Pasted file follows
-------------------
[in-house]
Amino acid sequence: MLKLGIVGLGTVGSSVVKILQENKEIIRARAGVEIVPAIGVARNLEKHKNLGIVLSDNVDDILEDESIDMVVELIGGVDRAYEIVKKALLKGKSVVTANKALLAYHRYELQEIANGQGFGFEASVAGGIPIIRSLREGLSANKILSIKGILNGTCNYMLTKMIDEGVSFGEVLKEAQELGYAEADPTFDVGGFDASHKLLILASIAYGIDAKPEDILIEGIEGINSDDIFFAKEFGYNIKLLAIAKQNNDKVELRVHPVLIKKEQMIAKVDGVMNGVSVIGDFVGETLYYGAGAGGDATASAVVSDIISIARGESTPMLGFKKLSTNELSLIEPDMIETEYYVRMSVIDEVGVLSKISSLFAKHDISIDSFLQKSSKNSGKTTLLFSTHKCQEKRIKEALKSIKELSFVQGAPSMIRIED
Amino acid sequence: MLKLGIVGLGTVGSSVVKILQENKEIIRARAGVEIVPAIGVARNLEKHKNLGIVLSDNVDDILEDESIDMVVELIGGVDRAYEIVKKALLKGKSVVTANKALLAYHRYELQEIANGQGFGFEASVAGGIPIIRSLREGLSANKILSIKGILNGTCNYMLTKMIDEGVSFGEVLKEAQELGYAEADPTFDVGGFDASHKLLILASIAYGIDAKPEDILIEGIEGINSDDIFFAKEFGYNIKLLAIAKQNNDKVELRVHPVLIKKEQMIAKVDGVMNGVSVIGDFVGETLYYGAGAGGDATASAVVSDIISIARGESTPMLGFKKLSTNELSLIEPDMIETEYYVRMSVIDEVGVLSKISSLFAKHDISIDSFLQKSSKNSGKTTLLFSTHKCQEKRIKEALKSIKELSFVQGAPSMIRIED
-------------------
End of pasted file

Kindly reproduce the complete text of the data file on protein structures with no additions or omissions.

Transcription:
[in-house]
Amino acid sequence: MLKLGIVGLGTVGSSVVKILQENKEIIRARAGVEIVPAIGVARNLEKHKNLGIVLSDNVDDILEDESIDMVVELIGGVDRAYEIVKKALLKGKSVVTANKALLAYHRYELQEIANGQGFGFEASVAGGIPIIRSLREGLSANKILSIKGILNGTCNYMLTKMIDEGVSFGEVLKEAQELGYAEADPTFDVGGFDASHKLLILASIAYGIDAKPEDILIEGIEGINSDDIFFAKEFGYNIKLLAIAKQNNDKVELRVHPVLIKKEQMIAKVDGVMNGVSVIGDFVGETLYYGAGAGGDATASAVVSDIISIARGESTPMLGFKKLSTNELSLIEPDMIETEYYVRMSVIDEVGVLSKISSLFAKHDISIDSFLQKSSKNSGKTTLLFSTHKCQEKRIKEALKSIKELSFVQGAPSMIRIED
Amino acid sequence: MLKLGIVGLGTVGSSVVKILQENKEIIRARAGVEIVPAIGVARNLEKHKNLGIVLSDNVDDILEDESIDMVVELIGGVDRAYEIVKKALLKGKSVVTANKALLAYHRYELQEIANGQGFGFEASVAGGIPIIRSLREGLSANKILSIKGILNGTCNYMLTKMIDEGVSFGEVLKEAQELGYAEADPTFDVGGFDASHKLLILASIAYGIDAKPEDILIEGIEGINSDDIFFAKEFGYNIKLLAIAKQNNDKVELRVHPVLIKKEQMIAKVDGVMNGVSVIGDFVGETLYYGAGAGGDATASAVVSDIISIARGESTPMLGFKKLSTNELSLIEPDMIETEYYVRMSVIDEVGVLSKISSLFAKHDISIDSFLQKSSKNSGKTTLLFSTHKCQEKRIKEALKSIKELSFVQGAPSMIRIED